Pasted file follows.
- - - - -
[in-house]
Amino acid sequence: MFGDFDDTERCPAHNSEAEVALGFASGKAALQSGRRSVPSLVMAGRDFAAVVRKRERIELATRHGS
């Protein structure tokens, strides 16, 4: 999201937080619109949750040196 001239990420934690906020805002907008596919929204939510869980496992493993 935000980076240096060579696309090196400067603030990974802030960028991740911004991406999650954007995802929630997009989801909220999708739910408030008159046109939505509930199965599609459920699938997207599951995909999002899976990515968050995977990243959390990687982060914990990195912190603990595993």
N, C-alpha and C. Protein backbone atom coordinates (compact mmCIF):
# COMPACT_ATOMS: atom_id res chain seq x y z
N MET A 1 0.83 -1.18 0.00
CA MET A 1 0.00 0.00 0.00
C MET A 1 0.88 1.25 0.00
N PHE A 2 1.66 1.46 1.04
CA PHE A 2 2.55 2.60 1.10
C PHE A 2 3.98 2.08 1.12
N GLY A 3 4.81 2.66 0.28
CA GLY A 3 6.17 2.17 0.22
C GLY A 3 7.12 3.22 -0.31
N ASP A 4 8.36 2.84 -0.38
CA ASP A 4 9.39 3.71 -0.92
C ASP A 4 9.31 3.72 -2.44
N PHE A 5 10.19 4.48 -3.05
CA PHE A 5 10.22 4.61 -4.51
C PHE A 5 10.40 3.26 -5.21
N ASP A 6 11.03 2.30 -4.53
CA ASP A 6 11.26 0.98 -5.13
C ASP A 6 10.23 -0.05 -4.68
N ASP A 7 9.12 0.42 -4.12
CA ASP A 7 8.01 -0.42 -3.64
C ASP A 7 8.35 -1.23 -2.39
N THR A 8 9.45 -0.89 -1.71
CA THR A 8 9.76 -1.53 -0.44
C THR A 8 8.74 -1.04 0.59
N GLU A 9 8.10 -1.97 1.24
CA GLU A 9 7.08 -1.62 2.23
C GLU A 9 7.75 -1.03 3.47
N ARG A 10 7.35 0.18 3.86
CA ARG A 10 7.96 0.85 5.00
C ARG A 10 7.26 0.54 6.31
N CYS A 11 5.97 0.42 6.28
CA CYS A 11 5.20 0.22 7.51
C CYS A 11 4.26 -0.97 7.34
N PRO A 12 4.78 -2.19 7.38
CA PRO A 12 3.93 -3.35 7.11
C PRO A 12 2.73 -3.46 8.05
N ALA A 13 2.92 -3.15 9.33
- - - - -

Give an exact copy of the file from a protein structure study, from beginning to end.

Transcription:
[in-house]
Amino acid sequence: MFGDFDDTERCPAHNSEAEVALGFASGKAALQSGRRSVPSLVMAGRDFAAVVRKRERIELATRHGS
């Protein structure tokens, strides 16, 4: 999201937080619109949750040196 001239990420934690906020805002907008596919929204939510869980496992493993 935000980076240096060579696309090196400067603030990974802030960028991740911004991406999650954007995802929630997009989801909220999708739910408030008159046109939505509930199965599609459920699938997207599951995909999002899976990515968050995977990243959390990687982060914990990195912190603990595993």
N, C-alpha and C. Protein backbone atom coordinates (compact mmCIF):
# COMPACT_ATOMS: atom_id res chain seq x y z
N MET A 1 0.83 -1.18 0.00
CA MET A 1 0.00 0.00 0.00
C MET A 1 0.88 1.25 0.00
N PHE A 2 1.66 1.46 1.04
CA PHE A 2 2.55 2.60 1.10
C PHE A 2 3.98 2.08 1.12
N GLY A 3 4.81 2.66 0.28
CA GLY A 3 6.17 2.17 0.22
C GLY A 3 7.12 3.22 -0.31
N ASP A 4 8.36 2.84 -0.38
CA ASP A 4 9.39 3.71 -0.92
C ASP A 4 9.31 3.72 -2.44
N PHE A 5 10.19 4.48 -3.05
CA PHE A 5 10.22 4.61 -4.51
C PHE A 5 10.40 3.26 -5.21
N ASP A 6 11.03 2.30 -4.53
CA ASP A 6 11.26 0.98 -5.13
C ASP A 6 10.23 -0.05 -4.68
N ASP A 7 9.12 0.42 -4.12
CA ASP A 7 8.01 -0.42 -3.64
C ASP A 7 8.35 -1.23 -2.39
N THR A 8 9.45 -0.89 -1.71
CA THR A 8 9.76 -1.53 -0.44
C THR A 8 8.74 -1.04 0.59
N GLU A 9 8.10 -1.97 1.24
CA GLU A 9 7.08 -1.62 2.23
C GLU A 9 7.75 -1.03 3.47
N ARG A 10 7.35 0.18 3.86
CA ARG A 10 7.96 0.85 5.00
C ARG A 10 7.26 0.54 6.31
N CYS A 11 5.97 0.42 6.28
CA CYS A 11 5.20 0.22 7.51
C CYS A 11 4.26 -0.97 7.34
N PRO A 12 4.78 -2.19 7.38
CA PRO A 12 3.93 -3.35 7.11
C PRO A 12 2.73 -3.46 8.05
N ALA A 13 2.92 -3.15 9.33